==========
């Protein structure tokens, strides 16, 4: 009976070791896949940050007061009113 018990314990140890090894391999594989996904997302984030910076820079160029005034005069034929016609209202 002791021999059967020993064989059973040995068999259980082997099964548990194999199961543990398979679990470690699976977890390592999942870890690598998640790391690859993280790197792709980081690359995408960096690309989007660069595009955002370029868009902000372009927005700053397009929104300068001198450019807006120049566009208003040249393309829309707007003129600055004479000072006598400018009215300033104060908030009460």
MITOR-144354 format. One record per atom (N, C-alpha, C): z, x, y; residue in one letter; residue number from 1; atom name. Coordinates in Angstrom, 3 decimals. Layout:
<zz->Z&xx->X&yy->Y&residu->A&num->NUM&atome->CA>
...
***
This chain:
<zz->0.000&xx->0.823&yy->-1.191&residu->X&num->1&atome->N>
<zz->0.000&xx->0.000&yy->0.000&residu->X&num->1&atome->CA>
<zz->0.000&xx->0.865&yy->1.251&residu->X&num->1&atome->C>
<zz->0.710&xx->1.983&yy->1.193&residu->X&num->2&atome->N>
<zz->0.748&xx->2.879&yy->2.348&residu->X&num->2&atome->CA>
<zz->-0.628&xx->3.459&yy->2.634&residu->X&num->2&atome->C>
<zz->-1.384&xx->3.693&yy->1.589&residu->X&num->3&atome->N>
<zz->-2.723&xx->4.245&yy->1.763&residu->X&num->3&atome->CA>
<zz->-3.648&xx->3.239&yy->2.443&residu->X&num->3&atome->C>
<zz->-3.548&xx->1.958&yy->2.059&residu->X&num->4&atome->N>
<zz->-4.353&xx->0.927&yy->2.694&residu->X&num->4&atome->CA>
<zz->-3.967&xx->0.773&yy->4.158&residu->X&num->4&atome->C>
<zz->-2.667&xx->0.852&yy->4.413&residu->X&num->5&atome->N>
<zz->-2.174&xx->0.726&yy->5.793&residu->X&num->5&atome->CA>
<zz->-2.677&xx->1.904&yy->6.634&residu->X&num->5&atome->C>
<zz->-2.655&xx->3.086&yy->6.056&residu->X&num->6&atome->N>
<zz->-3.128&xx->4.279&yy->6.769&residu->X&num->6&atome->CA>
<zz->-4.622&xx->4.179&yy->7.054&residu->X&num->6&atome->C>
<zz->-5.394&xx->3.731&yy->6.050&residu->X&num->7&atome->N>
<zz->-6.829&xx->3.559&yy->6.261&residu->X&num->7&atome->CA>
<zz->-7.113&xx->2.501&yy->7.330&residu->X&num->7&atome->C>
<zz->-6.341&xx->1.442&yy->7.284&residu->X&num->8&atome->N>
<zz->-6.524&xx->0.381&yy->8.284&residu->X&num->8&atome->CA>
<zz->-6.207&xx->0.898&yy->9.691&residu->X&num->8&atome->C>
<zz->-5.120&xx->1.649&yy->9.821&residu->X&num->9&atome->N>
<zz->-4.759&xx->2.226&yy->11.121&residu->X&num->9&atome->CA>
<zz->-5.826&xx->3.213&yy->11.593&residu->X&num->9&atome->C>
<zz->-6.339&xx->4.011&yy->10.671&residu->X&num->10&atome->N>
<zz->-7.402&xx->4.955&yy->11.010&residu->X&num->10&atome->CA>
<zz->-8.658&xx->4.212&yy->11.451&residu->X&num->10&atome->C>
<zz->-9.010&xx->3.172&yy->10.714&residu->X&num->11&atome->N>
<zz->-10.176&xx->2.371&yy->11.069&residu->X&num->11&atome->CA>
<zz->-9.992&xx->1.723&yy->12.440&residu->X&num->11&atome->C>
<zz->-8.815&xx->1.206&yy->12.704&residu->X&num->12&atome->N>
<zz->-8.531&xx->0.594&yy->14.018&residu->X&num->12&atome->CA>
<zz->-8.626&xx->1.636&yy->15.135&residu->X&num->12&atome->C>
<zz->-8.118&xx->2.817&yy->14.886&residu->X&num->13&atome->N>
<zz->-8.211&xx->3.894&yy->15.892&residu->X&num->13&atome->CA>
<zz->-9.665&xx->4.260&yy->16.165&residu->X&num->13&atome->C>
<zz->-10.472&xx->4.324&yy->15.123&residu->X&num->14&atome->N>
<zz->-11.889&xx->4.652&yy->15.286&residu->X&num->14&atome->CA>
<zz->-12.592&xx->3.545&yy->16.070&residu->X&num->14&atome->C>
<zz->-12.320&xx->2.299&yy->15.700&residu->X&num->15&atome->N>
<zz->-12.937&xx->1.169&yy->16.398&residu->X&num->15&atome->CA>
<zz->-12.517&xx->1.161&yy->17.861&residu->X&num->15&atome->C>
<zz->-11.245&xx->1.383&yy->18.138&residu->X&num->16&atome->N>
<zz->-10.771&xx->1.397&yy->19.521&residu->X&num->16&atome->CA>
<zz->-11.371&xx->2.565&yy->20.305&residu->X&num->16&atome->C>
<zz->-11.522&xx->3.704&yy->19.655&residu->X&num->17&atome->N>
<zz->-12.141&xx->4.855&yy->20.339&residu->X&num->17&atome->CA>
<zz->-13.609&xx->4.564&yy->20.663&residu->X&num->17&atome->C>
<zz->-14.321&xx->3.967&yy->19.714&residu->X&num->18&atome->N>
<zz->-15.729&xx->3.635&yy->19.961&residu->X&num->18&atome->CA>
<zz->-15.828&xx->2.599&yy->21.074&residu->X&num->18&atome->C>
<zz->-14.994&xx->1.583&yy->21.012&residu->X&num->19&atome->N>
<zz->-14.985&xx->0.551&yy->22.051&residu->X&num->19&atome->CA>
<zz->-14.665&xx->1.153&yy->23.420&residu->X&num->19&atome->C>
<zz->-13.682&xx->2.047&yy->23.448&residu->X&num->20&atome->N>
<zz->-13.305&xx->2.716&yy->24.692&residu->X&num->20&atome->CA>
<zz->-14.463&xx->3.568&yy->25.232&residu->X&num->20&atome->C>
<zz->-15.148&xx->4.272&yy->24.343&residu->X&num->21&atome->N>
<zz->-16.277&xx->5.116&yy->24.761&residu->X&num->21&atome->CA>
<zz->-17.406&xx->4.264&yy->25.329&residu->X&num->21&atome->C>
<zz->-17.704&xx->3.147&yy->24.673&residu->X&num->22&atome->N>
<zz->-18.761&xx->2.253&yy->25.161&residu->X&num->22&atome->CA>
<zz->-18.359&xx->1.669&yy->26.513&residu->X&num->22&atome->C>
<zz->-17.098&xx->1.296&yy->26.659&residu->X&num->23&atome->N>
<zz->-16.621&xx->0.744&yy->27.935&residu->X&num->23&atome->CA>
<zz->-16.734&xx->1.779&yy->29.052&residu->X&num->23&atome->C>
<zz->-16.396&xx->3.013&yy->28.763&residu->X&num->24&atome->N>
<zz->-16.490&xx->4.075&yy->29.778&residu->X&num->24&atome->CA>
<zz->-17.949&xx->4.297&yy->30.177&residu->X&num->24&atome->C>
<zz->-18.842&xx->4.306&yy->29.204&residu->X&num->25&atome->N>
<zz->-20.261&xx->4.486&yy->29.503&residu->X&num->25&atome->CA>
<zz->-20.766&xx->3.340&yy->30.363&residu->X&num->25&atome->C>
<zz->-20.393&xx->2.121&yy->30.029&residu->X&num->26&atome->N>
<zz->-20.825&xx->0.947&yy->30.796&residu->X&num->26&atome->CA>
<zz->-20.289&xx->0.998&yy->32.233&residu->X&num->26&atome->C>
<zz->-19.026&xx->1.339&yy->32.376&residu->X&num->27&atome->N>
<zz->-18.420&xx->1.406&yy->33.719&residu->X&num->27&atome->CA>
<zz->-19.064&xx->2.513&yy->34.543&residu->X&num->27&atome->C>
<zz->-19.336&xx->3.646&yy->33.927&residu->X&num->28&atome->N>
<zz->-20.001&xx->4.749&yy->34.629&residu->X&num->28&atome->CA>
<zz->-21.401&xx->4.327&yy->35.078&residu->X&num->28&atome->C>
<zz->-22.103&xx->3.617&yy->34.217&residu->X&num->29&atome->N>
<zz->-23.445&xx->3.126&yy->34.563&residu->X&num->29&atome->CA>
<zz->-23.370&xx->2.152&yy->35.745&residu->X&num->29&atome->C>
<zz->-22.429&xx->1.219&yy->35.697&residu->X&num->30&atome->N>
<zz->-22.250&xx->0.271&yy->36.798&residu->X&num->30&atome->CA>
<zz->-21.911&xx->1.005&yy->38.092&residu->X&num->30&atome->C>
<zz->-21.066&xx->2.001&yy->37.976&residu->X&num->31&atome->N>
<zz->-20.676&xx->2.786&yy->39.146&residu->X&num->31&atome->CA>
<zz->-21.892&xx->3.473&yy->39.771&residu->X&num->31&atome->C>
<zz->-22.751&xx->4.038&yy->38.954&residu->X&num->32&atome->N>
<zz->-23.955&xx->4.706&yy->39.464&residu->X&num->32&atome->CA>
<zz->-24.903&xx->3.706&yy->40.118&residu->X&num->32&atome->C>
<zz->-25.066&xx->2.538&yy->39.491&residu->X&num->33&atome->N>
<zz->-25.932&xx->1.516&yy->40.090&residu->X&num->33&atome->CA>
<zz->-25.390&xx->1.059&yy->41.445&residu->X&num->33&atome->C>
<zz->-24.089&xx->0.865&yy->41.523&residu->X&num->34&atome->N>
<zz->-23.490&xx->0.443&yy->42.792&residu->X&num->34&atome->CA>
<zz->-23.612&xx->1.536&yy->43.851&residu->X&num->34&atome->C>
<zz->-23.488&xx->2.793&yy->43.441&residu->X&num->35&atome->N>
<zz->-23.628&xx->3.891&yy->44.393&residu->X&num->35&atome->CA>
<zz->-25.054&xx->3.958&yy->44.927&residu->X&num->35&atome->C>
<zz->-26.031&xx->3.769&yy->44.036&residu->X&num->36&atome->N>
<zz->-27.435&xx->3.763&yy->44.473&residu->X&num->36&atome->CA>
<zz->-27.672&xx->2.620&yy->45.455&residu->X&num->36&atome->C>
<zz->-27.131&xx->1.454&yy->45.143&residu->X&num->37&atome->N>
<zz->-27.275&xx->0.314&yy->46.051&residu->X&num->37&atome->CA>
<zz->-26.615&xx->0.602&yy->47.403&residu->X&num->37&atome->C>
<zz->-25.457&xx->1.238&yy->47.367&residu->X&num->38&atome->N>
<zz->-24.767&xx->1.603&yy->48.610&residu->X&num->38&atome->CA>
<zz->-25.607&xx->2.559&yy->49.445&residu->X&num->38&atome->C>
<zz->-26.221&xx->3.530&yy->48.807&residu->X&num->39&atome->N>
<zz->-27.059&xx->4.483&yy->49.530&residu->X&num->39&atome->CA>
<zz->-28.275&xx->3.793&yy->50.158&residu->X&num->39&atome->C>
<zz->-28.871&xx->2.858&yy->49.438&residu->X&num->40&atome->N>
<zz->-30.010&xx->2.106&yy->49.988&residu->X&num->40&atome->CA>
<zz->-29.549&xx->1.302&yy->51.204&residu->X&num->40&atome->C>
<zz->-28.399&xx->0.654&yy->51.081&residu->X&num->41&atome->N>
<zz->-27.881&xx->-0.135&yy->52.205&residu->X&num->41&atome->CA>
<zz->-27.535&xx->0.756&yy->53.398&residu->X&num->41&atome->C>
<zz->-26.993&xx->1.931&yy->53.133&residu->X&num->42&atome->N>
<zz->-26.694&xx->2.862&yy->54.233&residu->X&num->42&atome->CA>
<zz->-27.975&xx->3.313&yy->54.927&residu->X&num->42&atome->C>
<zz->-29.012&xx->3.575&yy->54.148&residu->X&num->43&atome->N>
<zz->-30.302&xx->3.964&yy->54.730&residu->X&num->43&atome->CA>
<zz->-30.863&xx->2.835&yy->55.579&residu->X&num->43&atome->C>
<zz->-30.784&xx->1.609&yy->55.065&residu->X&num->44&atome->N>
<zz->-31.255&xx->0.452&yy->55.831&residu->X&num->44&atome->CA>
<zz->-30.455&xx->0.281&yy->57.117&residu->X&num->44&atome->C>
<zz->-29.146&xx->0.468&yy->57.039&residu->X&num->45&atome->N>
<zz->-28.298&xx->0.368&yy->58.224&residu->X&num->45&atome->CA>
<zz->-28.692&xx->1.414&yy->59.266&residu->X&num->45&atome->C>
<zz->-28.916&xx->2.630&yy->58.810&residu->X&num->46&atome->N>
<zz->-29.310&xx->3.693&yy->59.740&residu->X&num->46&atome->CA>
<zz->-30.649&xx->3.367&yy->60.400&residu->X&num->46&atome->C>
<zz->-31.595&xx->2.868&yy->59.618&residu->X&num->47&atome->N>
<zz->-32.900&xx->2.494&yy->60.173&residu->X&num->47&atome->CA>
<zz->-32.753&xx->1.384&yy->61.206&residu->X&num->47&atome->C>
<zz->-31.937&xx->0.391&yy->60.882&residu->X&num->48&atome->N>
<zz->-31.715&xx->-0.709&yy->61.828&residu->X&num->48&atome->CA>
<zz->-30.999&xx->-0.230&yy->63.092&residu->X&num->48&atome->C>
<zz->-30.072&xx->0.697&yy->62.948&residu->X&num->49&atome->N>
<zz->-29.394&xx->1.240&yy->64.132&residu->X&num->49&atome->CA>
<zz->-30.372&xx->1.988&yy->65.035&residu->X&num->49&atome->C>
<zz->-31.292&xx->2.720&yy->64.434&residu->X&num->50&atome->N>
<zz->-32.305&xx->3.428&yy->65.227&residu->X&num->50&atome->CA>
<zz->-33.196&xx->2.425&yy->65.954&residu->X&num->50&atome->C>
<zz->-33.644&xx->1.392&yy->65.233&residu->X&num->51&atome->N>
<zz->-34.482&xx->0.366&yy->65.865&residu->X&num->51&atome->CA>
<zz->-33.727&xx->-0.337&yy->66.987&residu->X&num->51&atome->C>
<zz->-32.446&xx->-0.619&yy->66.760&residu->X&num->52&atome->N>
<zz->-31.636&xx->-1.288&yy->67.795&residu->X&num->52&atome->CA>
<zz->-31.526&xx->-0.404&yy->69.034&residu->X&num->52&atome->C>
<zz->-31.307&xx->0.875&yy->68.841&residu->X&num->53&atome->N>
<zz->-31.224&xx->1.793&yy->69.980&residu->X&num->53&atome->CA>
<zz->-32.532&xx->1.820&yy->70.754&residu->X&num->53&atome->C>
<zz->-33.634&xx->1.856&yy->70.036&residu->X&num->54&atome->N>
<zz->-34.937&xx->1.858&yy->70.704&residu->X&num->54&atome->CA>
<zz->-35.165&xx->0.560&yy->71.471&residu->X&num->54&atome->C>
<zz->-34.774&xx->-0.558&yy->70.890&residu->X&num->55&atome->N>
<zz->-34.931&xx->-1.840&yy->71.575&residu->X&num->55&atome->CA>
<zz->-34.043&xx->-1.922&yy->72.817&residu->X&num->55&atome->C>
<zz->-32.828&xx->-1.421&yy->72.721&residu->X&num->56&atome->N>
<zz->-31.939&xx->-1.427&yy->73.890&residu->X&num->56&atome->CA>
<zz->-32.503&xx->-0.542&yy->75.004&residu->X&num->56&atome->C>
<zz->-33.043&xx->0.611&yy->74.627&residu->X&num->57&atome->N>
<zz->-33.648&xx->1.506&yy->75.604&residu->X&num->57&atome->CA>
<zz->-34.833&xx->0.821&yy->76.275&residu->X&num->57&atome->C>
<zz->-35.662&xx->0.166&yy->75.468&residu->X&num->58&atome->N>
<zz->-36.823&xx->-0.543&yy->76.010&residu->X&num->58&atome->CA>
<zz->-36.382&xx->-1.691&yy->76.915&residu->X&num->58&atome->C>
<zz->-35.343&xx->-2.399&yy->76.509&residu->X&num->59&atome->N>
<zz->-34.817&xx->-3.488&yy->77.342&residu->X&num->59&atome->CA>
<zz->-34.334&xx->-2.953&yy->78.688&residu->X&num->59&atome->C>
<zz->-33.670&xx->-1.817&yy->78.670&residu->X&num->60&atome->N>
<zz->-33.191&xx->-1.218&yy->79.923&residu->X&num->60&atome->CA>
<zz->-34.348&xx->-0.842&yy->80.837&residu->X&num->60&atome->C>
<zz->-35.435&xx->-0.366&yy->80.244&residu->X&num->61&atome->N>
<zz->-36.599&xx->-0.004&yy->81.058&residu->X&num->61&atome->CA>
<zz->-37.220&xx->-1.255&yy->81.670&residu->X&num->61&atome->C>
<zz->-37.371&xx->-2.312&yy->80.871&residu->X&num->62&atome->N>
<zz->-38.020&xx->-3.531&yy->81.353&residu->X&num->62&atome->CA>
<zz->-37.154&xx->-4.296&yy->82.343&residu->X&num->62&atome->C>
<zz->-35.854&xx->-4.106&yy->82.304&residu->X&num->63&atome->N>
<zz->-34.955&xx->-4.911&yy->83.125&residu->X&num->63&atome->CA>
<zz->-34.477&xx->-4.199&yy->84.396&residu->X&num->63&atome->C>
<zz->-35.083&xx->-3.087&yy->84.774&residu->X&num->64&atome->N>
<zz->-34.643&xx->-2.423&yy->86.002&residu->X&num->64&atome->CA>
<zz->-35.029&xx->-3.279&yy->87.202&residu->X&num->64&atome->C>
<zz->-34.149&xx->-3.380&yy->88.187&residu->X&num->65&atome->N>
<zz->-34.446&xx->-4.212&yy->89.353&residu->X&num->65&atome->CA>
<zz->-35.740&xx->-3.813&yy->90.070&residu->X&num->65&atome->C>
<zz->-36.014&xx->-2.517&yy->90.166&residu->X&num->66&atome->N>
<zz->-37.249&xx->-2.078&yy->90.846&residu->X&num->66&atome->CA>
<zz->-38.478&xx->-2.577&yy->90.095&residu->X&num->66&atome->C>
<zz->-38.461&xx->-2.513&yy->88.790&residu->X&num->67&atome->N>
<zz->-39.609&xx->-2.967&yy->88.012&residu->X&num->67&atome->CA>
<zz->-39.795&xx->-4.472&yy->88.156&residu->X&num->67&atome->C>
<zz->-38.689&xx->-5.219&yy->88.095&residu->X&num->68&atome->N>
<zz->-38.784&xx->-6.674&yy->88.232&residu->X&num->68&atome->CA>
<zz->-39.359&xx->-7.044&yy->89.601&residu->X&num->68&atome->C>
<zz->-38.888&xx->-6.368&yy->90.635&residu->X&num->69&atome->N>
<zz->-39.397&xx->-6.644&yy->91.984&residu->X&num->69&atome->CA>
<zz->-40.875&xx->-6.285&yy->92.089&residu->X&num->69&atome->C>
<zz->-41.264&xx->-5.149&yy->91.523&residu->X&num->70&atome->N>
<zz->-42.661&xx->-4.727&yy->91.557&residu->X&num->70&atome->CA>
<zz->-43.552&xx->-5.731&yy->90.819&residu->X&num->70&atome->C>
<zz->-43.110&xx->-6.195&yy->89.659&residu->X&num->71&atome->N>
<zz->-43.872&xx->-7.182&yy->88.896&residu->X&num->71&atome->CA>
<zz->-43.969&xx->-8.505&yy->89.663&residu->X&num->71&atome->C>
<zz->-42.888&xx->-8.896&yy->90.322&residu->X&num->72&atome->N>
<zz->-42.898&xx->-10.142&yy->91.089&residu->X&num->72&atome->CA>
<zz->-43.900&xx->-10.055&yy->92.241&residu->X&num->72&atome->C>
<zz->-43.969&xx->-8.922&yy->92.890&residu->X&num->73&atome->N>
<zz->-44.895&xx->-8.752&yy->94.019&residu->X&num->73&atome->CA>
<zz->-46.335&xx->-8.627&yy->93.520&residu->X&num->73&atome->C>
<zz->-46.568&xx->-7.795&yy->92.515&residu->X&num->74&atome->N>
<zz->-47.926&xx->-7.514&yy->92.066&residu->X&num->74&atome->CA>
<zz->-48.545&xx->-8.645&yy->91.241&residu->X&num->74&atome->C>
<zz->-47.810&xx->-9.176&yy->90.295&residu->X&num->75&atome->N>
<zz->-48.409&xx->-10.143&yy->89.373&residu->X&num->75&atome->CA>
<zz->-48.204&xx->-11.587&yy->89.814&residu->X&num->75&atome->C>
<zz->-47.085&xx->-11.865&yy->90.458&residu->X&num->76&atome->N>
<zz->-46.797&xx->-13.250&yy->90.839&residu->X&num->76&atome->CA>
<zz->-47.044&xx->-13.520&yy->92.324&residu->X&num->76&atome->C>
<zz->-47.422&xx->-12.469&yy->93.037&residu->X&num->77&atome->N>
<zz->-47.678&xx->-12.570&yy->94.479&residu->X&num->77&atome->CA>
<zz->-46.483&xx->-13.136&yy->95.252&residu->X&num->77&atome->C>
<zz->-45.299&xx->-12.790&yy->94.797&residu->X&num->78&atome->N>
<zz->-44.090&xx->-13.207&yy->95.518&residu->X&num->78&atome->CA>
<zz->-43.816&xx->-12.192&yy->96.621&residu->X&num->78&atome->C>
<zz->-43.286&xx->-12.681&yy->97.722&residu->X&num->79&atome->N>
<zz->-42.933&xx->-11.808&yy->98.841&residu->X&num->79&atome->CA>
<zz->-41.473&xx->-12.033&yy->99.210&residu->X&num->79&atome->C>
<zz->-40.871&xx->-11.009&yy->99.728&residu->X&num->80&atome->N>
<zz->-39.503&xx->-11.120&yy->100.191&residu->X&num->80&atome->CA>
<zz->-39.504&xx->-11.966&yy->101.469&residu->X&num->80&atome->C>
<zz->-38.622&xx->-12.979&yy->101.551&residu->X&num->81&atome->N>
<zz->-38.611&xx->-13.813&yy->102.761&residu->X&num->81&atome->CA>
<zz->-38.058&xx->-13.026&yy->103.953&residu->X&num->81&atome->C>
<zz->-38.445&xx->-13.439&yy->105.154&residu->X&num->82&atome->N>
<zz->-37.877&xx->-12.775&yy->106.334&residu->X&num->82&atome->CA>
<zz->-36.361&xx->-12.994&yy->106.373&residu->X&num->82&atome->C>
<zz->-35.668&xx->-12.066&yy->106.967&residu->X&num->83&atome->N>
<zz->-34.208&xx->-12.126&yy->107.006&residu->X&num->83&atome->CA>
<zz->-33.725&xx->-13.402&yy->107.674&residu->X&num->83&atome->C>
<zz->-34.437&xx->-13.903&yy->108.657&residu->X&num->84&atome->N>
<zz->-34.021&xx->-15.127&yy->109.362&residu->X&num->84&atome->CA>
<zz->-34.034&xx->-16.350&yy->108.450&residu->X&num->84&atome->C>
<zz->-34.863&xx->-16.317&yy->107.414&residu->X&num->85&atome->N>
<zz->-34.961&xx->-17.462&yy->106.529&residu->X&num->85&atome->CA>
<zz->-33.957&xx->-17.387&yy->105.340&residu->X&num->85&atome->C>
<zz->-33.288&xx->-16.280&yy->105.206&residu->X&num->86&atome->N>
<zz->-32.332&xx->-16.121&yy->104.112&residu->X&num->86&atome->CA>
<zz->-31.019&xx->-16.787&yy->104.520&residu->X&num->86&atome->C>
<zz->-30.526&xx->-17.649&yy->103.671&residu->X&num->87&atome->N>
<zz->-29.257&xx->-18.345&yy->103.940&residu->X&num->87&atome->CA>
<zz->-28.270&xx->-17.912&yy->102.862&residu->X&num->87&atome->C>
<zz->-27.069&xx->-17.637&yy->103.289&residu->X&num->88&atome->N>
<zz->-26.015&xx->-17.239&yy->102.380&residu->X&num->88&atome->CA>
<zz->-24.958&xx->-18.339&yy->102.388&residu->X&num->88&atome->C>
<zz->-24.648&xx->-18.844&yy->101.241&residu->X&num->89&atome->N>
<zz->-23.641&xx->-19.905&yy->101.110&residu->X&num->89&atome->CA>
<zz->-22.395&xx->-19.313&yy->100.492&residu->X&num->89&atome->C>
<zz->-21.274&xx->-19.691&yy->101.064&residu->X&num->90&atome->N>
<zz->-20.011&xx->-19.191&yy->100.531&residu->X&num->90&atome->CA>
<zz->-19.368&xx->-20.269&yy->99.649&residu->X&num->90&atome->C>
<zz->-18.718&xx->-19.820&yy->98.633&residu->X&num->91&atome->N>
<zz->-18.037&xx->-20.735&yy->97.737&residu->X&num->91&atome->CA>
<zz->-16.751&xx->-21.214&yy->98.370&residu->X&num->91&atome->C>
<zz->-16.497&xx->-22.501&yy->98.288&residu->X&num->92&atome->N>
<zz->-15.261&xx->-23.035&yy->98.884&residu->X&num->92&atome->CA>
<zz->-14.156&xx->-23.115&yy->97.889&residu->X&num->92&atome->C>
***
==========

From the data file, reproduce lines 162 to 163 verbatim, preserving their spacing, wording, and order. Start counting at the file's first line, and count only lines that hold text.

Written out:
<zz->-31.526&xx->-0.404&yy->69.034&residu->X&num->52&atome->C>
<zz->-31.307&xx->0.875&yy->68.841&residu->X&num->53&atome->N>